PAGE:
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I’ve heard from so many people that are in the market for a new computer. Whether you are looking for a student, for a new work laptop, or just a faster home computer you want to find a great deal but also get a computer that can do everything you need it to. Shopping for a computer can be really overwhelming—all the terms and specs can look like a different language with all those numbers and acronyms! I want to share what to look for in a computer and also break down all the different aspects that go into picking the right computer.
What to Look for in a Computer
Before you settle on a computer, think about what you’re going to use it for. How you’re going to use it will influence what kind of computer you need and how much you need to pay for one! Once you determine what you’ll be primarily using it for, you’ll know better what kind of computer specs to look for.
Why Do You Need a Computer?
If you’re going to be using it for mostly web surfing and email (like browsing Southern Savers), then you will be OK with a relatively basic computer. You will want to consider battery life as an important aspect if you’ll be using it away from home for these purposes.
If you’re going to be using it for online classes, school, or work, you probably want to make sure it has a mid-range CPU (more about that below) and a certain amount of memory. This will make sure the computer works fast enough that you don’t lose efficiency.
If you’re doing work like graphic design, coding, or image editing, things like screen size and the graphics card are going to be important to consider.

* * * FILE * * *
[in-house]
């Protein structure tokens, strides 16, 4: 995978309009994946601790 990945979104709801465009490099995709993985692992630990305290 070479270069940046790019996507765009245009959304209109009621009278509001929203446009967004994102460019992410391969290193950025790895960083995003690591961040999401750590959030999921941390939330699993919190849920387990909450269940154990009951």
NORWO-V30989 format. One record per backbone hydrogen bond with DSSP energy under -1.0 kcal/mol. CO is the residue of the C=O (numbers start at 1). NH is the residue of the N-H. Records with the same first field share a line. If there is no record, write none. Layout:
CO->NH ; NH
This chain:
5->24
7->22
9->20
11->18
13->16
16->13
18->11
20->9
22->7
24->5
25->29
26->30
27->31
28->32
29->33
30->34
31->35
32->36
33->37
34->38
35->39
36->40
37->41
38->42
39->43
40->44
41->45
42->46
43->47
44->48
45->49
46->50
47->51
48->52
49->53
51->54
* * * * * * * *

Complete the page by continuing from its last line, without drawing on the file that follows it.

If the computer will be used for a lot of gaming, then graphics are obviously important, as is the CPU.
Defining Computer Specs
When you’re shopping online for a computer, you can see a list of the computers specifications, or specs. This means it’s going to tell you a lot of acronyms and numbers about what the computer can do. If you don’t “speak” computer, this is going to be super confusing, so I’m going to break down what the different specs mean and why they’re important.
The higher powered your computer is, the more expensive it’s going to be. But many of us do not need great specs for the kind of stuff we do on our computers.
CPU (central processing unit)
The CPU contributes to speed and performance. Think of it like the brain of the computer. It’s what allows you to do things like opening a program or making changes to a file. But while the brain of the computer is important, you don’t necessarily need the most expensive computer, especially if you’re just a casual user. Intel and AMD are the two main manufacturers of processors. Right now, Intel currently has these processors: i3, i5, i7, i9, and x-series. The i7 is even more than most casual users need. On the other hand, if you’re a gamer, some games are more CPU-intensive than others, so consider that when choosing your computer.
Processor GHz Speed
Behind the CPU Type you’ll see a set of numbers that the processor speed. The higher the number the better. They tend to look like… 2.30 GHz etc. This is the “clock speed” of the processor and basically the faster (higher the number) your GHz speed the faster the computer can do what you ask it to do.
Note: If you are web surfing this doesn’t mean that websites load faster, that is almost entirely based on your internet speed. What your GHz speed does mean is that how fast a program opens, and how fast the computer can handle multiple programs running at the same time.
Solid State Drive – SSD
The solid state drive helps take care of your data, can replace a hard drive, and uses less of the CPU. It is more stable long term in terms of not breaking down. They also tend to be smaller in size and capacity, and are perfect for slim-line computers. For most people it’s not a deal breaker either way, but solid state drives do tend to have less data recovery issues, hold up longer and make for a lighter laptop.